June 28, 2004, 10:03 AM — I need to rant a bit this week, but I hope you'll bear with me on this. I'm eventually going to get to a very important point about cell phones. In fact, the original title of this piece was going to be "Who owns your cell phone number?" -- but, like I said, I need to rant a little first.
The great management theorist Peter Drucker once said something that I think is lost on too many businesses today: the only possible legitimate reason for the existence of any enterprise is to serve a customer. Sure, the purpose of any business is to make at least enough money to keep the doors open, but said doors should remain in said position only for the benefit of the customer. The reason for this is that our particular economic system allows a high degree of choice; we usually have more than one source for a particular product or service, and competition serves to increase choice, lower prices, and improve quality -- a good portion of the time, anyway. Like many of you, I have developed a real intolerance for bad service (bad products I really don't see all that often; bad service, I do on a stunningly regular basis). At times, I think the relentless pursuit of profit at any cost is the reason behind this, and (as I'll get to shortly) this is one of those times.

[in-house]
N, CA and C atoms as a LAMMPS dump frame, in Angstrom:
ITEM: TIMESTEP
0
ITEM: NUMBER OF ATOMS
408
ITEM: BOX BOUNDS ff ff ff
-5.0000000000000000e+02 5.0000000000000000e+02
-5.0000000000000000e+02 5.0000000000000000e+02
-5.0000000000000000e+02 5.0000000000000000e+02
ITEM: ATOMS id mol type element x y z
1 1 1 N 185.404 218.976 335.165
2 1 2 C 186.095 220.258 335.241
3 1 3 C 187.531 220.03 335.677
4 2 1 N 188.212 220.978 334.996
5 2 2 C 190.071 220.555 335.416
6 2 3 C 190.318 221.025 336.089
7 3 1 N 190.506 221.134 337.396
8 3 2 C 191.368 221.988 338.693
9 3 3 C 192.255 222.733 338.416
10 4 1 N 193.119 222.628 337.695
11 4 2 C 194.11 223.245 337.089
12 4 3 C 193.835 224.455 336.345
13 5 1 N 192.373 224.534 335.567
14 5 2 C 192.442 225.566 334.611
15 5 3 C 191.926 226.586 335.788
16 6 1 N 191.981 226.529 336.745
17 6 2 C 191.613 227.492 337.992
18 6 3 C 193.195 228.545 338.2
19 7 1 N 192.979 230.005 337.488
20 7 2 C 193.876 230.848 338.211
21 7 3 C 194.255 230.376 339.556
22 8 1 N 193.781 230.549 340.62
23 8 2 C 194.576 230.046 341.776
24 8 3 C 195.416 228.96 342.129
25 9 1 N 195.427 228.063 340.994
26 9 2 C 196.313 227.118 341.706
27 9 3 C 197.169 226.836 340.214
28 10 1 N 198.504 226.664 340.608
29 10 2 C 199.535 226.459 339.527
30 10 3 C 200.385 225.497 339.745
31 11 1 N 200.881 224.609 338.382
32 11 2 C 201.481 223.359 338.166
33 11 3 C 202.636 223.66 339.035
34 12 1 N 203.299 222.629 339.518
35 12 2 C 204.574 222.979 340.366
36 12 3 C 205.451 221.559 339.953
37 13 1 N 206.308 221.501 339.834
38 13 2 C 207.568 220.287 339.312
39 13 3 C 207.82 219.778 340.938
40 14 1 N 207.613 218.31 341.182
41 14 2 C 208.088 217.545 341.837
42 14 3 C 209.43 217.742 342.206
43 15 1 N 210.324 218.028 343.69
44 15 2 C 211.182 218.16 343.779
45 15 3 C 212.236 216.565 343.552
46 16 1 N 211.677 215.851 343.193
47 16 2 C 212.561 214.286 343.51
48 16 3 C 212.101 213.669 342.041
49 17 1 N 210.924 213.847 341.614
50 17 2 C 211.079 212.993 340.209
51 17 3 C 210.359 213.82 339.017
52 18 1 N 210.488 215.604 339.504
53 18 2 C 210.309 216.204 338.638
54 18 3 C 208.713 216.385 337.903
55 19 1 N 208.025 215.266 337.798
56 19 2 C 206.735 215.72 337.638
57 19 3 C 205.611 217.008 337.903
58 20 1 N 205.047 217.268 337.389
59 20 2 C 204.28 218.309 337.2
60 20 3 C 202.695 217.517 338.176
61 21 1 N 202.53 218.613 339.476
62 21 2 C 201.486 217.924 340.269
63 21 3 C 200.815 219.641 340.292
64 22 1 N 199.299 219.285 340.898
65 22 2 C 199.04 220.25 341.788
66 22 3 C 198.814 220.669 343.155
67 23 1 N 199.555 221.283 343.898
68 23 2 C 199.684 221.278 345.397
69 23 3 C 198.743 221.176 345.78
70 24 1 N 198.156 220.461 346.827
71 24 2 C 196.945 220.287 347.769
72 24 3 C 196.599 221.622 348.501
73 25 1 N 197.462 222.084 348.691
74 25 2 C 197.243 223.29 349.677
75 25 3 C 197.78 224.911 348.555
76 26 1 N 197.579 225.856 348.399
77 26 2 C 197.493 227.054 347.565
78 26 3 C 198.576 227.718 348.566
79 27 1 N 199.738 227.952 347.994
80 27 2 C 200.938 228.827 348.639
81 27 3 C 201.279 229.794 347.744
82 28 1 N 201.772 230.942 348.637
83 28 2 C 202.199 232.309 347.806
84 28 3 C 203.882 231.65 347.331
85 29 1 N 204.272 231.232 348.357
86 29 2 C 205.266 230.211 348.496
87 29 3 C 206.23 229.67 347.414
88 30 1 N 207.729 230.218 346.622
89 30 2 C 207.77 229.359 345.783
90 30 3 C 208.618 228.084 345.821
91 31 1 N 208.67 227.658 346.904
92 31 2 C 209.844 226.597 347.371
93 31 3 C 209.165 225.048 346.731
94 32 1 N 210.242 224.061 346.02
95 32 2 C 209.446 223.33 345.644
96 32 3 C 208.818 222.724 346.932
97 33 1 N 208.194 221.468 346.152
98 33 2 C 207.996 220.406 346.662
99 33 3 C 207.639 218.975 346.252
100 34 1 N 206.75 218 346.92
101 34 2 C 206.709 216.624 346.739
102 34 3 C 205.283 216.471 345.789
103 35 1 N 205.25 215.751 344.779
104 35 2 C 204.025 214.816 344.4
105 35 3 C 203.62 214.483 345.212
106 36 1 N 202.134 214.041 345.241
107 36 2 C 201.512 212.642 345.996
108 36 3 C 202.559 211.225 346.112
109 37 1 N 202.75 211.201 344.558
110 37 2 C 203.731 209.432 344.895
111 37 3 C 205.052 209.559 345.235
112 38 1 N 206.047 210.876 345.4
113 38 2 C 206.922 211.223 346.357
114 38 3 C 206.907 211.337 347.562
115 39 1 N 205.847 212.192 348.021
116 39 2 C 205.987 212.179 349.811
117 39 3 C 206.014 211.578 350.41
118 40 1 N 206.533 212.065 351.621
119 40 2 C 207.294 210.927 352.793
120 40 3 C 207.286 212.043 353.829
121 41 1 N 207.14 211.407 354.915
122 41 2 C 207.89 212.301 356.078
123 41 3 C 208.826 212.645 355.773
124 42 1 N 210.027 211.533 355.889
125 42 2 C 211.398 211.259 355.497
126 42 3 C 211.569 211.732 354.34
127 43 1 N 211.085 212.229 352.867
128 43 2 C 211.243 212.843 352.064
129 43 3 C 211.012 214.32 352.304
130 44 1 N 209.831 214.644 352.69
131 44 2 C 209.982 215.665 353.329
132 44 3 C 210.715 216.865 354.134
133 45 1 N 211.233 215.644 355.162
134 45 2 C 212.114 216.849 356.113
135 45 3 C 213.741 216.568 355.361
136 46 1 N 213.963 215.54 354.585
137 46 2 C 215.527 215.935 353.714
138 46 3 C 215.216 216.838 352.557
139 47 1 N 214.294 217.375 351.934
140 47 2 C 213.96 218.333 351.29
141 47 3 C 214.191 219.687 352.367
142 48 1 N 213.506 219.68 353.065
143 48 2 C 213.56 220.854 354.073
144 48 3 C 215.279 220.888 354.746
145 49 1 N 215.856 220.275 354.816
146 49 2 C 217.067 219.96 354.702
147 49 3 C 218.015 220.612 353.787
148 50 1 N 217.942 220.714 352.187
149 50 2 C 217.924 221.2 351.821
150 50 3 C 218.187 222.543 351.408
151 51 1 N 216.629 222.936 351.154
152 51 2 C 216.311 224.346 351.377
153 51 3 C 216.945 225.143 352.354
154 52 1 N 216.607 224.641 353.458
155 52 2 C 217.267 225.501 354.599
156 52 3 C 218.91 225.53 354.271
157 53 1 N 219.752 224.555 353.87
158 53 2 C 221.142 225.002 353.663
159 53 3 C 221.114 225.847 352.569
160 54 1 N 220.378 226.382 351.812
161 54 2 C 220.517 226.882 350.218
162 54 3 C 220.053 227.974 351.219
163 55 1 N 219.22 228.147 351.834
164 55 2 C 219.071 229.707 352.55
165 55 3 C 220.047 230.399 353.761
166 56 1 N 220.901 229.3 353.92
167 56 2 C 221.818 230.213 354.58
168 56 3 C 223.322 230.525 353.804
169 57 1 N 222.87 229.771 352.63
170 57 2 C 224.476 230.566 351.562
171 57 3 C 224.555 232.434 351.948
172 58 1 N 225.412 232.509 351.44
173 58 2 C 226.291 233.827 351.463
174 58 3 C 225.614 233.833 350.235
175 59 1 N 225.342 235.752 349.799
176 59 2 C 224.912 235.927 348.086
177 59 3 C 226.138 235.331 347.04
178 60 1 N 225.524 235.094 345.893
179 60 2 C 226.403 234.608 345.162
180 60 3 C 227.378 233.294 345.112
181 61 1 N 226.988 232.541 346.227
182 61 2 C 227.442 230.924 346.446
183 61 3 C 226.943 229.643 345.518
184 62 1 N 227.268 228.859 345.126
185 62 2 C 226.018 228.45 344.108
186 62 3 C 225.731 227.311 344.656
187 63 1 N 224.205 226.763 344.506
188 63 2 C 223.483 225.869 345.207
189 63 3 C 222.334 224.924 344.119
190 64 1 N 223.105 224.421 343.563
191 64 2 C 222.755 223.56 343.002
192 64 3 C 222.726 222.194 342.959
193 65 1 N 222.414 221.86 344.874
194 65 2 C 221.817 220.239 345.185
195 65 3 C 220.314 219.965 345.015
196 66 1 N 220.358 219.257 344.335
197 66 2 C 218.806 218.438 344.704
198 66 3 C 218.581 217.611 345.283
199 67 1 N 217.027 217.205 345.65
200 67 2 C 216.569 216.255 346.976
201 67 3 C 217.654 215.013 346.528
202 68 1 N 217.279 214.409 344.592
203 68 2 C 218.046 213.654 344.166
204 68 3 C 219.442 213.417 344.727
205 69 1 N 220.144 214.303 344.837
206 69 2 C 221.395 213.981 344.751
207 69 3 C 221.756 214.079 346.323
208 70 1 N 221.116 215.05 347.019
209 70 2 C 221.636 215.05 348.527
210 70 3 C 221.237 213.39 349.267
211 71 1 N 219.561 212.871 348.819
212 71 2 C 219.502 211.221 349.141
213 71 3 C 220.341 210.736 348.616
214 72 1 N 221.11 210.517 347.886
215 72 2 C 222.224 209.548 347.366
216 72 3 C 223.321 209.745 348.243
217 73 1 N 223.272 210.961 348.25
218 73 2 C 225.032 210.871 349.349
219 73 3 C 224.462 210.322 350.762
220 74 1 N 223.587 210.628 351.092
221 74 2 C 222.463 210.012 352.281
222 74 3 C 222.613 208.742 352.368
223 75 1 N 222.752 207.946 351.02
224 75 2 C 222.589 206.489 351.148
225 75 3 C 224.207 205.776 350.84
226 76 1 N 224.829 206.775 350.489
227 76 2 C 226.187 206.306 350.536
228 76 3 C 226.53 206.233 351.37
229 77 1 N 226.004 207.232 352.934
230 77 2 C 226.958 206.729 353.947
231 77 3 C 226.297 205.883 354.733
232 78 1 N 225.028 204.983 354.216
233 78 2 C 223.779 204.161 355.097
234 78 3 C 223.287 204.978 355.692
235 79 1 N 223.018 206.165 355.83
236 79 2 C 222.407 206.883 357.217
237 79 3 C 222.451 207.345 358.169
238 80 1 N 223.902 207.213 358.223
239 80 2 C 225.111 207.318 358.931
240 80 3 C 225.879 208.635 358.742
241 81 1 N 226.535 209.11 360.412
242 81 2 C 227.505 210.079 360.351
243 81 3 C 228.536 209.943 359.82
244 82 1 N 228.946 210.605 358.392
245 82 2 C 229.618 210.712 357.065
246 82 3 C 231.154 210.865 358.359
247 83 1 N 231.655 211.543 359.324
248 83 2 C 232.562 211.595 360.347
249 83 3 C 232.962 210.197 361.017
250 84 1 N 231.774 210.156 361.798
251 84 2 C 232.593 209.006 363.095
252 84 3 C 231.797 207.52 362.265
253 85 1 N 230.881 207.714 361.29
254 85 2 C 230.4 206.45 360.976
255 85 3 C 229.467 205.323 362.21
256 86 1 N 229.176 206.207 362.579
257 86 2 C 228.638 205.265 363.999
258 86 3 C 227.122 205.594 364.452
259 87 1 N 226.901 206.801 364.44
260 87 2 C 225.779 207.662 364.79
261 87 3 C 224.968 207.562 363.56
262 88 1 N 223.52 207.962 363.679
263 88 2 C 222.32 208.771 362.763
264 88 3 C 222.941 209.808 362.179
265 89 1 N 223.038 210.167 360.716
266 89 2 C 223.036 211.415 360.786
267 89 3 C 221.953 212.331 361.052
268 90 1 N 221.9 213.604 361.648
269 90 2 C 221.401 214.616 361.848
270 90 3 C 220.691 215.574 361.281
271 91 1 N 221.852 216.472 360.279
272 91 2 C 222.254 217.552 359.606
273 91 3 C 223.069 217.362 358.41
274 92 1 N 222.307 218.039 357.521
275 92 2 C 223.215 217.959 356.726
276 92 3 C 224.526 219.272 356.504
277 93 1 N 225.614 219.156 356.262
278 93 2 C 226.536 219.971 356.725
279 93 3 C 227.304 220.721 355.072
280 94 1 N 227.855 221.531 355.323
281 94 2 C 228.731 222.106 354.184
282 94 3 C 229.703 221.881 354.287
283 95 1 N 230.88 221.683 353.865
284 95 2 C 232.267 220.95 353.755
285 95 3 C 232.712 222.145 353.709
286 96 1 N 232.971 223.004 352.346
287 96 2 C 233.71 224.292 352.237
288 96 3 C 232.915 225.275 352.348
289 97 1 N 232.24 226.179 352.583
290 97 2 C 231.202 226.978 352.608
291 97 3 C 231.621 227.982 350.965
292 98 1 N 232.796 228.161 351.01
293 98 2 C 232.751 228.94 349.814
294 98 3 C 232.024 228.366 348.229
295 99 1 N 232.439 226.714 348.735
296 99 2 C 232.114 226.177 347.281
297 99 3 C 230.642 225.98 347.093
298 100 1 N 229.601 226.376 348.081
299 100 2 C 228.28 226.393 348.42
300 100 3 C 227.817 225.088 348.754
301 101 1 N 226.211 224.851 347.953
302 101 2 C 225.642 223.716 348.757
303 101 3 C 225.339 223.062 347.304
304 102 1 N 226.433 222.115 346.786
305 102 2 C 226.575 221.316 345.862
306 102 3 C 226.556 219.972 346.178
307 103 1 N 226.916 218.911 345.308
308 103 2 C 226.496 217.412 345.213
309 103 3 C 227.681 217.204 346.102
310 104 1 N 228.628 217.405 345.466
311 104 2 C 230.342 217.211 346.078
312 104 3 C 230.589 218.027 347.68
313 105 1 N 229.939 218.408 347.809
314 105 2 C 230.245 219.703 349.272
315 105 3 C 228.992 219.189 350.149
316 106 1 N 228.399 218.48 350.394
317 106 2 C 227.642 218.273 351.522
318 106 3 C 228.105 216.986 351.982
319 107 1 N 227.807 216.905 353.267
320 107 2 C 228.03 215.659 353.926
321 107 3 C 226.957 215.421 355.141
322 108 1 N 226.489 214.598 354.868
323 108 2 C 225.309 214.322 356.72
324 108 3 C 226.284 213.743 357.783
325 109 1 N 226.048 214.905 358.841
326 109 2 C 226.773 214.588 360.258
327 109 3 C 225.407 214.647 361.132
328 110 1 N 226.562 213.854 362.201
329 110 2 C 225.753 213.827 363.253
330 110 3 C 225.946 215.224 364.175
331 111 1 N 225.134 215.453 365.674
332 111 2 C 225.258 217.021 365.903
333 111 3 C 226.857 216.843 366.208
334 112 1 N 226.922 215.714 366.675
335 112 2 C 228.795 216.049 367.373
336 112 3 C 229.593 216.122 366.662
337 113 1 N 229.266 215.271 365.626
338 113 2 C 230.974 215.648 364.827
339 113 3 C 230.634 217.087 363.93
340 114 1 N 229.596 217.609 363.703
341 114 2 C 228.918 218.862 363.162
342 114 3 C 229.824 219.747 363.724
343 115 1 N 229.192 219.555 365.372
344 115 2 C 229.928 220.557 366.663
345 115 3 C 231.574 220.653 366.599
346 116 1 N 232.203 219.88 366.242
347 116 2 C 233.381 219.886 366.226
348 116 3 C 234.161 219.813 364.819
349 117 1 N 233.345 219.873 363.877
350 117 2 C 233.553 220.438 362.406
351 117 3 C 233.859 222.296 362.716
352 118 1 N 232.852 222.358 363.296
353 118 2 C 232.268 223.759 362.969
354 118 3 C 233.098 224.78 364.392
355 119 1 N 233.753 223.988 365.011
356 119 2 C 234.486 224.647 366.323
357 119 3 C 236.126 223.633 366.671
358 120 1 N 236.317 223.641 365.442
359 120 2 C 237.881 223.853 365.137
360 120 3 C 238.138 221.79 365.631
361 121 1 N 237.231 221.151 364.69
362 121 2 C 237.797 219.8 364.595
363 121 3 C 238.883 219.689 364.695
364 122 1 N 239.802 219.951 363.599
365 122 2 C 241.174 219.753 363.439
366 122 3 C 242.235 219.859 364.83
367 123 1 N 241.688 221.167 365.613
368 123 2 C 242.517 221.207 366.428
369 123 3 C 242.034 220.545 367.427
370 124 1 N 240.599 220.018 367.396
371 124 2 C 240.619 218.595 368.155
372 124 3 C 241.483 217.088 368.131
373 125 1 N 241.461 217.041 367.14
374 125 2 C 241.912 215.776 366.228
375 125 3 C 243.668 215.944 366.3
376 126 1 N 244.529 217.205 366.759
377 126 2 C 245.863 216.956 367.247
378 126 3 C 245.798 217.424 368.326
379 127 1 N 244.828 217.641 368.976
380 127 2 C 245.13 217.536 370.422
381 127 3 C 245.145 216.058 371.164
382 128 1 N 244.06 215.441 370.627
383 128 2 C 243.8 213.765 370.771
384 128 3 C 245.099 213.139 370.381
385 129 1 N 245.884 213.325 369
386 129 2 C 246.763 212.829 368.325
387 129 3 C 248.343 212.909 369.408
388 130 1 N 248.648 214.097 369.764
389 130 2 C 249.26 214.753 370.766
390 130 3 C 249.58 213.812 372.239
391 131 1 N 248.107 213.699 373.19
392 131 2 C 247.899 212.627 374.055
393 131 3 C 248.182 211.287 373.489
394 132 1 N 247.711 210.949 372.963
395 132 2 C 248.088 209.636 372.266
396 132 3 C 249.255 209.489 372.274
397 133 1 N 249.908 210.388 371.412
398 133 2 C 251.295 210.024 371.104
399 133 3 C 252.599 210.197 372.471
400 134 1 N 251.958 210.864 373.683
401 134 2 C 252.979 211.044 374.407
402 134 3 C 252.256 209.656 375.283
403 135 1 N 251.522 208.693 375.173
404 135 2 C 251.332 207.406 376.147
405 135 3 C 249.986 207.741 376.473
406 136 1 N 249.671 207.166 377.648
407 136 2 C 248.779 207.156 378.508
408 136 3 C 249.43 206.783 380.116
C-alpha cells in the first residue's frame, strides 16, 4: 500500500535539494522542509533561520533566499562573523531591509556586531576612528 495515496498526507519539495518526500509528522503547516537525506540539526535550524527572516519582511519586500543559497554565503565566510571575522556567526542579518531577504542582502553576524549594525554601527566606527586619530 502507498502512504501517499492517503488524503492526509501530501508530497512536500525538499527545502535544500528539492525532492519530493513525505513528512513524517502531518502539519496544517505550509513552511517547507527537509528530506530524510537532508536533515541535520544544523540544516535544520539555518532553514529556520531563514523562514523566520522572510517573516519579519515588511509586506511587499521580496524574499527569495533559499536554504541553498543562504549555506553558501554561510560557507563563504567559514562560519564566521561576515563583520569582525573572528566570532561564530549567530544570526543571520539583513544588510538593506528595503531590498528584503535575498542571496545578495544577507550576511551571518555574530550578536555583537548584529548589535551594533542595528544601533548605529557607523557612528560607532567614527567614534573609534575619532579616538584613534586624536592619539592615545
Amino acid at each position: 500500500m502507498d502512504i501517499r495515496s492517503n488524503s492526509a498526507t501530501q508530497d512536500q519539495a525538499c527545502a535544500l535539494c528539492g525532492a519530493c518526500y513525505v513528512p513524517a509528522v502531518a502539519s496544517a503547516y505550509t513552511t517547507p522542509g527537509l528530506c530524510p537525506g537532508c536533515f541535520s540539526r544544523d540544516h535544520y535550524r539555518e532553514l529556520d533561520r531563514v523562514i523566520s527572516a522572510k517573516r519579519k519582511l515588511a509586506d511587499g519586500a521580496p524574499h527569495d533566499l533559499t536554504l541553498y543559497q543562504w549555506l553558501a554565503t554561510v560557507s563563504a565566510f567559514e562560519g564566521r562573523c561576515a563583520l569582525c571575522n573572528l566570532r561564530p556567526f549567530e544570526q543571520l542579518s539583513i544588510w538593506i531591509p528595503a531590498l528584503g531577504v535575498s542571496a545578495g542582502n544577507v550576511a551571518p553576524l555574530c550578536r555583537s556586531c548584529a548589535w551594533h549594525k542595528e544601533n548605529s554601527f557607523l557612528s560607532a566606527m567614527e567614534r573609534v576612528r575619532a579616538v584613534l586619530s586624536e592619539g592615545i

Let me give you an example. Have you noticed that commercial television is becoming more or less unwatchable in real time? Why, you ask? Because there are simply too many commercials! At least 30 percent of every hour is consumed by ads, on essentially every channel. And the reason for this is that there are now so many channels that viewers are simply spread too thin -- and, as a consequence, those producing TV shows must charge less for advertising, since they are delivering fewer eyeballs to the screen. More frequent commercial breaks are necessary in order to generate the necessary revenue, and often run four minutes or more! Some stations even show ads for their programming during another program! Everywhere we go, we're being bombarded by ads, so much so that I think many people are now just numb to them. Federal legislation was required to deal with telemarketers (and this seems to be working well) and spam (so far, no effect, as near as I can tell). As for TV commercials, there's always TiVo -- but is TiVo watching you as well, in the hope of targeting even more ads your way? The bottom line here is that we customers are being abused -- the products and services we buy are coming with an awful lot of baggage.